Immutep's lead product well tolerated in melanoma trial
Biotechnology company Immutep (ASX: IMM) has announced confirmation from the Database Safety Monitoring Board (DSMB) that the company’s lead product, eftilagimod alpha, has been found safe and well tolerated when combined with pembrolizumab (KEYTRUDA) at doses up to 30 mg per subcutaneous injection.
Eftilagimod alpha (efti or IMP321) is a soluble LAG-3Ig fusion protein based on the LAG-3 immune control mechanism, which plays a vital role in the regulation of the T cell immune response. Eftilagimod alpha alone, or in other drug combinations, has completed early Phase II trials as an APC activator boosting T cell responses for cancer chemo-immunotherapy.
Now, in what is said to be the first-in-man TACTI-mel (Two ACTive Immunotherapies in melanoma) Phase I clinical trial in Australia, efti has been combined with pembrolizumab in unresectable or metastatic melanoma patients. The patients eligible to participate in the trial are those that have either had a suboptimal response or had disease progression with pembrolizumab monotherapy. The combination starts at cycle five of pembrolizumab and is limited to six months of treatment.
The data to date shows no safety concerns from the combination with doses of efti at 1, 6 and 30 mg. No drug-related serious adverse events have been reported and the DSMB concluded repeated injections of efti are safe and well tolerated.
Encouraged by the interim results, Immutep now plans to expand the TACTI-mel study by six patients at 30 mg of efti in combination with pembrolizumab starting at cycle one with treatment duration of 12 months.
“There is limited clinical experience with combining an APC activator such as efti with an immune checkpoint inhibitor such as pembrolizumab, analogous to pushing the accelerator and also releasing the brakes on cancer-fighting T cells,” said Dr Frédéric Triebel, Immutep’s chief scientific and medical officer.
“Therefore, the TACTI-mel trial design included certain key safety measures such as starting with a low dose and at cycle five, which excludes patients with early severe adverse events to pembrolizumab, and limiting treatment to six months.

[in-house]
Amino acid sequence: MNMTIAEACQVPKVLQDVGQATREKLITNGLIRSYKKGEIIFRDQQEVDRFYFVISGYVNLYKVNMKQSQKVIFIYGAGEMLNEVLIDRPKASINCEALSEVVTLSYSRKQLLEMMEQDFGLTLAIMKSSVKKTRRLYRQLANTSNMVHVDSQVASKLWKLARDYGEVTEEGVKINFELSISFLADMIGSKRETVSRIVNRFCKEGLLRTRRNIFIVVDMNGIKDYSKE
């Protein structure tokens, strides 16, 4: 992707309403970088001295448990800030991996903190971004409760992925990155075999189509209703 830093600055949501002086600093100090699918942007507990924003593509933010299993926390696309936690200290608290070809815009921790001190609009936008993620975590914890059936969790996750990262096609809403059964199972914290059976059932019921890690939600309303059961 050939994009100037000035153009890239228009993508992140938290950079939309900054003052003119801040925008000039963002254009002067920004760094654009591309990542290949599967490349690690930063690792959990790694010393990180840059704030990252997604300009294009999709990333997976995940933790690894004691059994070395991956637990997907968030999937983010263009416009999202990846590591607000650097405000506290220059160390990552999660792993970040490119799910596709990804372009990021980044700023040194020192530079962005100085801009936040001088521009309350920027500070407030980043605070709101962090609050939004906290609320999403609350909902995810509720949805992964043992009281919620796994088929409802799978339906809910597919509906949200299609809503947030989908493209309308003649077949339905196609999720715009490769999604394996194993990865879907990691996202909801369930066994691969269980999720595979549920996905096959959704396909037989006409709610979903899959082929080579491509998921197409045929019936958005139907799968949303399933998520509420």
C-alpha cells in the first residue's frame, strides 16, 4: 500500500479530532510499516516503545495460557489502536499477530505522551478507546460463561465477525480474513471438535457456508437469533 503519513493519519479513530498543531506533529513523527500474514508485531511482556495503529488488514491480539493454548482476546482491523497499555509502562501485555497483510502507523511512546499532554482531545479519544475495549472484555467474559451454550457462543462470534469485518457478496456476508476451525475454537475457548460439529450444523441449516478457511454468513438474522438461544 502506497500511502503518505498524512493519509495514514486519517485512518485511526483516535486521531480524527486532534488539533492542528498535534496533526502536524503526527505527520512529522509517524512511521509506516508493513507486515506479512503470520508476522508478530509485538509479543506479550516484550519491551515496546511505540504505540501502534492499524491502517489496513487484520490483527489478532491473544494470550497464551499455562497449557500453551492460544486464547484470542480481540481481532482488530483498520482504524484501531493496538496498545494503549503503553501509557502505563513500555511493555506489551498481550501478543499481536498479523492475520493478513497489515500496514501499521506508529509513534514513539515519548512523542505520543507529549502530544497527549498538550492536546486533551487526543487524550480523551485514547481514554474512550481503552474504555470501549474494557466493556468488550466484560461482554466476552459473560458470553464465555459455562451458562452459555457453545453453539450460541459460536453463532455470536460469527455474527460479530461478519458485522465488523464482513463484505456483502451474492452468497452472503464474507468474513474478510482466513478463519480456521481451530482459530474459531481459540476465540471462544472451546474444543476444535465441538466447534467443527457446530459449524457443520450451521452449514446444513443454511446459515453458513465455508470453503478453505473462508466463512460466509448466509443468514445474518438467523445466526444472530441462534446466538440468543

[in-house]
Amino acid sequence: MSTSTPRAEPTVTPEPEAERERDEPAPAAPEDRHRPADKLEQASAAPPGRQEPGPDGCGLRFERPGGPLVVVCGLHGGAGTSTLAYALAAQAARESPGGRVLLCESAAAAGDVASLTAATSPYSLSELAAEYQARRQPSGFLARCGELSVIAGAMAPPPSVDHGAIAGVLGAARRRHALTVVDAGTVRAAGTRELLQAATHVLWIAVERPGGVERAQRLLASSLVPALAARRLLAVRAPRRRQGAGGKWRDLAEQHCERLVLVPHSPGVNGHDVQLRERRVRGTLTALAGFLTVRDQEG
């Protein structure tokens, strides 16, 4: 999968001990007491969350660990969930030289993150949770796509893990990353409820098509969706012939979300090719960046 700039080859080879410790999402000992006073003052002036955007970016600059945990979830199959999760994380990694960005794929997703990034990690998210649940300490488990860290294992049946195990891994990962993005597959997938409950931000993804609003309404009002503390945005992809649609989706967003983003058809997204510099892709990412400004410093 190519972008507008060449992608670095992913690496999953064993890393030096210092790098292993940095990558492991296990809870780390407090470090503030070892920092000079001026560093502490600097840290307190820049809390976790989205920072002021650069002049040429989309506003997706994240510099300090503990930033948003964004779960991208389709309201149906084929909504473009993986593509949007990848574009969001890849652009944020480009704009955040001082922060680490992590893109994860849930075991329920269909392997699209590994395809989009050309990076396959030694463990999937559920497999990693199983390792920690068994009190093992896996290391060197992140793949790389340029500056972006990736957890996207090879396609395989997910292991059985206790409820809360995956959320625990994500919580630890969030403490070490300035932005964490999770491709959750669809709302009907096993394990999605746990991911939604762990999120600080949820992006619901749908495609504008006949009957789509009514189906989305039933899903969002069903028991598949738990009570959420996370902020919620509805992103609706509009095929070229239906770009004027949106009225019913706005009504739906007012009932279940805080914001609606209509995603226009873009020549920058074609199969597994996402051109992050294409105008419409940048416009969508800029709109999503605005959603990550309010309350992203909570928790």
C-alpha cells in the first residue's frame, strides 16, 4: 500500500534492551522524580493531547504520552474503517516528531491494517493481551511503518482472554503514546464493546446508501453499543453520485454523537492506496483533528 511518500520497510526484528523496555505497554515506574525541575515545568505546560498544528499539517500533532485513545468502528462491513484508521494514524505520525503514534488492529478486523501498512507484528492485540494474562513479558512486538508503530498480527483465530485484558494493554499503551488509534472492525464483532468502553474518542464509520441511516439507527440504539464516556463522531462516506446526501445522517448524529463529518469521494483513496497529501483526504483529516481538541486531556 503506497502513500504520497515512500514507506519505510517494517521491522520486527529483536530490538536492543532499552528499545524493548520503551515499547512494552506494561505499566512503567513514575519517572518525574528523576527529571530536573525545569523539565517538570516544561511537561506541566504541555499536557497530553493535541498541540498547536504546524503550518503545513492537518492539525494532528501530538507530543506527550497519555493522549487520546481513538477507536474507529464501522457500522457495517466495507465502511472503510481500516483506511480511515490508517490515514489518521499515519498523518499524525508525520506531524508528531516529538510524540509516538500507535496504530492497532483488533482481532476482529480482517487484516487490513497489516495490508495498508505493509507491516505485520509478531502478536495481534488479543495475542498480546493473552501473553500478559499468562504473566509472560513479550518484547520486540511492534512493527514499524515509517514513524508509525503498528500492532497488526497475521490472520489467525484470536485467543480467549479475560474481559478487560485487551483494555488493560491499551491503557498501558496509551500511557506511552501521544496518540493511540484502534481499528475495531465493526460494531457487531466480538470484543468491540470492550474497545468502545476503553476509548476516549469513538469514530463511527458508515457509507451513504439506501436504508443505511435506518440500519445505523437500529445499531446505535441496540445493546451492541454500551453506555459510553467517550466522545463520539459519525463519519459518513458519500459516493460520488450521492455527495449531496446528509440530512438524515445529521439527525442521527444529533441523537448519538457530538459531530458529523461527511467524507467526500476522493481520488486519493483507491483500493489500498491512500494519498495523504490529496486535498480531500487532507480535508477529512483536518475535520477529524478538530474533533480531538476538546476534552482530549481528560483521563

“The positive results now provide the basis to safely extend the clinical trial to start at cycle one with the recommended Phase II dose and for a 12-month duration, meaning patients could benefit earlier and for longer from the combination.”
The news was announced a little over a week after Immutep received a milestone payment from the company’s Chinese partner for eftilagimod alpha, EOC Pharma. The payment of US$1 million relates to the clinical development of eftilagimod alpha in China and follows the granting of EOC Pharma’s Investigational New Drug (IND) application in China.
“We are very pleased with the recent progress EOC Pharma has made in China,” said Immutep CEO Marc Voigt. “Given the recent regulatory reform, we are optimistic about eftilagimod’s navigation of the Chinese Food and Drug Administration’s regulatory pathway and its clinical development. We look forward to supporting our partner EOC Pharma.”
“We have been encouraged by the CFDA approval of the IND,” added EOC’s CEO, Xiaming Zou. “Eftilagimod alpha showed impressive activity in a European Phase 1 clinical trial as well as in the safety run-in phase of AIPAC in metastatic breast cancer, and we are confident Chinese patients will experience similar clinical benefit. We also look forward to entering a new phase of collaboration with our partner Immutep.”
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